Looking from the Water Street entrance of Pentucket Cemetery (aka Pentucket Burial Ground, opened in 1660), the white obelisk on the right, closest to the street, marks the resting place of Major Nathaniel Saltonstall.
When Governor of Massachusetts Sir William Phips returned to New England from Britain in May of 1692, new charter in hand, he discovered the jails were full of accused witches. Phips quickly created a Court of Oyer and Terminer (“to hear and determine”), a kind of English court set up for times of social turmoil.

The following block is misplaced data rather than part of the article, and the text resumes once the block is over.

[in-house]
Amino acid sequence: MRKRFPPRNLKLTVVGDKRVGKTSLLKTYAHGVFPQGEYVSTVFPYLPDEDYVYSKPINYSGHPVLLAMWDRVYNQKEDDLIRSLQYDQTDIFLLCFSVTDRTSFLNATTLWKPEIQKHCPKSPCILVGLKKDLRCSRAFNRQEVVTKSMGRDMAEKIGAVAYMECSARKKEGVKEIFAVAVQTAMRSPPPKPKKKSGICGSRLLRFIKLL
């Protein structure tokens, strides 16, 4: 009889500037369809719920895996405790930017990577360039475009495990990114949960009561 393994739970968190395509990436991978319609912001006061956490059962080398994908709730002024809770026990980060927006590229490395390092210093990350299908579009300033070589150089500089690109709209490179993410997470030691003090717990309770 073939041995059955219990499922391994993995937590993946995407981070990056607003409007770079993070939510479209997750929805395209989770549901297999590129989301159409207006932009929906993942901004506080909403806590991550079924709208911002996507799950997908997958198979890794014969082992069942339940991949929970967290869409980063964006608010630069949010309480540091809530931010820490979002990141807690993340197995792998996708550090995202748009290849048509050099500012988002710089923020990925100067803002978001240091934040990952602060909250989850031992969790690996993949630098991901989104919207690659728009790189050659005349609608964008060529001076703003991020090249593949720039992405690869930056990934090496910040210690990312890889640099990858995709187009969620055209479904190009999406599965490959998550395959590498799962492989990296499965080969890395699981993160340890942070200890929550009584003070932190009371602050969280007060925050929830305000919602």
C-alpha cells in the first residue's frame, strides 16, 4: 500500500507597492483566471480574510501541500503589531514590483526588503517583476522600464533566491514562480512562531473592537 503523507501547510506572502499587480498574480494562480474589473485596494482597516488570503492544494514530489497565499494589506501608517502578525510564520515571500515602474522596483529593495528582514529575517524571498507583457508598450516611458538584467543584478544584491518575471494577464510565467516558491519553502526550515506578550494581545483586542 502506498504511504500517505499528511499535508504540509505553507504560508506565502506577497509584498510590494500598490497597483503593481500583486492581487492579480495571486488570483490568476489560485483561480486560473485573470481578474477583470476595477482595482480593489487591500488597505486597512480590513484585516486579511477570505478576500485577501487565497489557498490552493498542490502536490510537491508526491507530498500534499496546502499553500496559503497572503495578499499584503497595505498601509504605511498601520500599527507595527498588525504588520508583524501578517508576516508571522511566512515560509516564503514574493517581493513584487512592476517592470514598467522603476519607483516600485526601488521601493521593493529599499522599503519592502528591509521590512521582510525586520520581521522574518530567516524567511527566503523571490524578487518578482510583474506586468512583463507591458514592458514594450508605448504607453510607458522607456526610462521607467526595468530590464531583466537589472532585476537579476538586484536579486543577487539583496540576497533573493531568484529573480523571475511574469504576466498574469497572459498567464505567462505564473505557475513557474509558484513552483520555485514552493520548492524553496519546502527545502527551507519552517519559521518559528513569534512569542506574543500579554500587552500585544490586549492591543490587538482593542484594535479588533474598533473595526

The nine-member court included: Chief Judge William Stoughton and associate judges John Hathorne, Jonathan Corwin, Nathaniel Saltonstall, John Richards, Bartholomew Gedney, Wait-Still Winthrop, Samuel Sewall, and Peter Sergeant.
Bridget Bishop was convicted and sentenced to death on June 2, largely on “spectral evidence.” Saltonstall did not agree with the verdict, nor with Bishop’s hanging on June 10, the first execution of the trials. He resigned from the court, and remained “very much dissatisfied with the proceedings.” It is perhaps for this reason Saltonstall himself was accused of witchcraft by the afflicted girls, although he never came to trial.